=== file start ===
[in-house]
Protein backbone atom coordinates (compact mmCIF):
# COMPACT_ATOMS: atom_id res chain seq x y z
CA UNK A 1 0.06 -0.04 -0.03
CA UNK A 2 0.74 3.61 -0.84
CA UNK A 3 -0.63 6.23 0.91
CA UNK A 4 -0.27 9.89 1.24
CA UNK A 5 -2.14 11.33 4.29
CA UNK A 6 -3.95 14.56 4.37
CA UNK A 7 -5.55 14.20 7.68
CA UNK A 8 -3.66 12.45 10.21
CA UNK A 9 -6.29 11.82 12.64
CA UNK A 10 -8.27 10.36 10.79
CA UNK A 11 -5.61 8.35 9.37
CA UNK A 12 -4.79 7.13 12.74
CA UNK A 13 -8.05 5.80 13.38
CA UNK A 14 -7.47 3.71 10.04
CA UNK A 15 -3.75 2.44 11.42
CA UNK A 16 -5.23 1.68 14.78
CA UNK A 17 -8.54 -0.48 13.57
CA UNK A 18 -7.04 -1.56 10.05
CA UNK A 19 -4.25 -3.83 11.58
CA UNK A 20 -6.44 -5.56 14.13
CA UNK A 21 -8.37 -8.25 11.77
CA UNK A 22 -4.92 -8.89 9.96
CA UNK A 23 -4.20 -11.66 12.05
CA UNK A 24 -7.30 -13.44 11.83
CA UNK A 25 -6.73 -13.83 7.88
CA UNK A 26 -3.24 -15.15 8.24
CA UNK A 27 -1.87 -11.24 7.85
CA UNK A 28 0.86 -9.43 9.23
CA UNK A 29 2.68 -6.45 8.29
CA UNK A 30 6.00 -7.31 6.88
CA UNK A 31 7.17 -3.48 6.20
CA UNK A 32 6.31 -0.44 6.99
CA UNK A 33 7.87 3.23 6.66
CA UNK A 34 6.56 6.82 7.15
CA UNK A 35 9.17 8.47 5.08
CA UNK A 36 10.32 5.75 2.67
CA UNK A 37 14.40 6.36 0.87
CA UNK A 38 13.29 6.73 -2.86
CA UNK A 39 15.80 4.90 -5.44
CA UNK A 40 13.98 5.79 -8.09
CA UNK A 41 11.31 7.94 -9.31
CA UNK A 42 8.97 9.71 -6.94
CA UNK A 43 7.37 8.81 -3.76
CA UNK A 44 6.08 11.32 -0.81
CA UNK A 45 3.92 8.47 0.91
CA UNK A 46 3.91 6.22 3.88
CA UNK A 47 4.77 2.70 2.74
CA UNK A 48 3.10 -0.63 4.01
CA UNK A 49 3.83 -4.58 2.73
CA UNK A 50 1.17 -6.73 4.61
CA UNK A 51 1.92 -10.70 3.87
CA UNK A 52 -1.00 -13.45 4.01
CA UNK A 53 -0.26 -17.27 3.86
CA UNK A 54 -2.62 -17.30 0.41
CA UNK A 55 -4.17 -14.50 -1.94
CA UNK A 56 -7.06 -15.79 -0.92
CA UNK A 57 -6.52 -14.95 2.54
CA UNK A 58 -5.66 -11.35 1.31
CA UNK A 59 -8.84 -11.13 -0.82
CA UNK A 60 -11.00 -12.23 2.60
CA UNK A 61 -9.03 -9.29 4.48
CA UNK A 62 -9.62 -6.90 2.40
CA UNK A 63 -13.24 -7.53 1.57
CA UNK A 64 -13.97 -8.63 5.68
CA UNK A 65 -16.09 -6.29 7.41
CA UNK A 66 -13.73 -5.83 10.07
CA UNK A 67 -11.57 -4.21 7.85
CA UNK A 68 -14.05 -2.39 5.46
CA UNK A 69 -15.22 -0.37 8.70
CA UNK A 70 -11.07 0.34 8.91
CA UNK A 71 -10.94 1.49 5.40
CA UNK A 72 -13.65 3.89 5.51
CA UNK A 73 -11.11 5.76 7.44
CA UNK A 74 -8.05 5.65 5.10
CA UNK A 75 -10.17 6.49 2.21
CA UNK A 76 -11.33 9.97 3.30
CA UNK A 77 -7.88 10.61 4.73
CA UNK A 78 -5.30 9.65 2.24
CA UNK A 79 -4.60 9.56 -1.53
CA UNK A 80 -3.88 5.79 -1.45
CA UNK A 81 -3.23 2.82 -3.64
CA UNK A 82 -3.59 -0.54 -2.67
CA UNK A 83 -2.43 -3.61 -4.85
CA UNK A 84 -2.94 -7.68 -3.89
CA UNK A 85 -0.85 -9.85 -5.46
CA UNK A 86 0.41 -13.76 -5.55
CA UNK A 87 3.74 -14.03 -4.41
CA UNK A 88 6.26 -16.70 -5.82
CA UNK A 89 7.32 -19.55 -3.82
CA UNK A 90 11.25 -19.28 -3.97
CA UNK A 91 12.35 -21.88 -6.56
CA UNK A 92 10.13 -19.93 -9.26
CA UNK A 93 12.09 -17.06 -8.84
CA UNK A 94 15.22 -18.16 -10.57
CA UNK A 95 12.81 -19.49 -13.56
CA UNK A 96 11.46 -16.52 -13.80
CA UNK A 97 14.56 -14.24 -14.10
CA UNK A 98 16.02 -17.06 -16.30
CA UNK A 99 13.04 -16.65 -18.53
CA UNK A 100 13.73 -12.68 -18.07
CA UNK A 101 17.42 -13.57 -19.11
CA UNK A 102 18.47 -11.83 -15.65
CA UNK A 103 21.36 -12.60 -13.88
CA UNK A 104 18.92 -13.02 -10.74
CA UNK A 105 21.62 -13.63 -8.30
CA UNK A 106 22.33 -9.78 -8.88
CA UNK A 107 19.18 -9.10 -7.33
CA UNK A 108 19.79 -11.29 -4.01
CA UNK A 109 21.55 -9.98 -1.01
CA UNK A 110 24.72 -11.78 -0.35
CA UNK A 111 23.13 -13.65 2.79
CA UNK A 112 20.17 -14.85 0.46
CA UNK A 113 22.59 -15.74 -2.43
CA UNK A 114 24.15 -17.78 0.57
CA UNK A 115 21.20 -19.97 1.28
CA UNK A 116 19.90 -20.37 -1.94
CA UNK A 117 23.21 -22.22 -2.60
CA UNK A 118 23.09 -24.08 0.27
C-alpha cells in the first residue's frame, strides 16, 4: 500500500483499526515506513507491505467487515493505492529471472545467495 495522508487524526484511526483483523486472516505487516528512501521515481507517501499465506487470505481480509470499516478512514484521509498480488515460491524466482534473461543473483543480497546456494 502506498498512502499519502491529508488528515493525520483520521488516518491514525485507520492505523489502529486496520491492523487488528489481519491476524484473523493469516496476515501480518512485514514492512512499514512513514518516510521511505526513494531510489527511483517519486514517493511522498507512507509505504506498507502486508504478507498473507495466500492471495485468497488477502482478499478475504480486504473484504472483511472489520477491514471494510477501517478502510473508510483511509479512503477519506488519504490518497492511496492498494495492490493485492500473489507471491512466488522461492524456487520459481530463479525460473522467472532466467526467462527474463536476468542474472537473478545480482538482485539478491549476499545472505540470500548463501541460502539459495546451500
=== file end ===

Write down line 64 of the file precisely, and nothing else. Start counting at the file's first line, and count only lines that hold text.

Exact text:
CA UNK A 61 -9.03 -9.29 4.48